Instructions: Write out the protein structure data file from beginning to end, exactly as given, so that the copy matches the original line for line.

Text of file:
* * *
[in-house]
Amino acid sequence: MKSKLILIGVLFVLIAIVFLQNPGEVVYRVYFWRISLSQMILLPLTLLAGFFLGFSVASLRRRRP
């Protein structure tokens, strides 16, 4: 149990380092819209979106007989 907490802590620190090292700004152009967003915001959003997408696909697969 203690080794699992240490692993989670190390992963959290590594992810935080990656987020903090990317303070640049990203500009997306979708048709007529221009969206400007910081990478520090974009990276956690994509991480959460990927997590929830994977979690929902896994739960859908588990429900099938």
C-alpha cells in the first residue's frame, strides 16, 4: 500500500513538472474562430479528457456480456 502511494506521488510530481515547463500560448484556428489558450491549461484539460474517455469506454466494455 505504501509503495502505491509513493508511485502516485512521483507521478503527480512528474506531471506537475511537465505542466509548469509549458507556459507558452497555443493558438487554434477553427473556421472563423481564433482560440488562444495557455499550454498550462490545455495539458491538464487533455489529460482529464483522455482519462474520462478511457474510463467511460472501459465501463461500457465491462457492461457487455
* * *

[in-house]
Amino acid sequence: MKSKLILIGVLFVLIAIVFLQNPGEVVYRVYFWRISLSQMILLPLTLLAGFFLGFSVASLRRRRP
């Protein structure tokens, strides 16, 4: 149990380092819209979106007989 907490802590620190090292700004152009967003915001959003997408696909697969 203690080794699992240490692993989670190390992963959290590594992810935080990656987020903090990317303070640049990203500009997306979708048709007529221009969206400007910081990478520090974009990276956690994509991480959460990927997590929830994977979690929902896994739960859908588990429900099938």
C-alpha cells in the first residue's frame, strides 16, 4: 500500500513538472474562430479528457456480456 502511494506521488510530481515547463500560448484556428489558450491549461484539460474517455469506454466494455 505504501509503495502505491509513493508511485502516485512521483507521478503527480512528474506531471506537475511537465505542466509548469509549458507556459507558452497555443493558438487554434477553427473556421472563423481564433482560440488562444495557455499550454498550462490545455495539458491538464487533455489529460482529464483522455482519462474520462478511457474510463467511460472501459465501463461500457465491462457492461457487455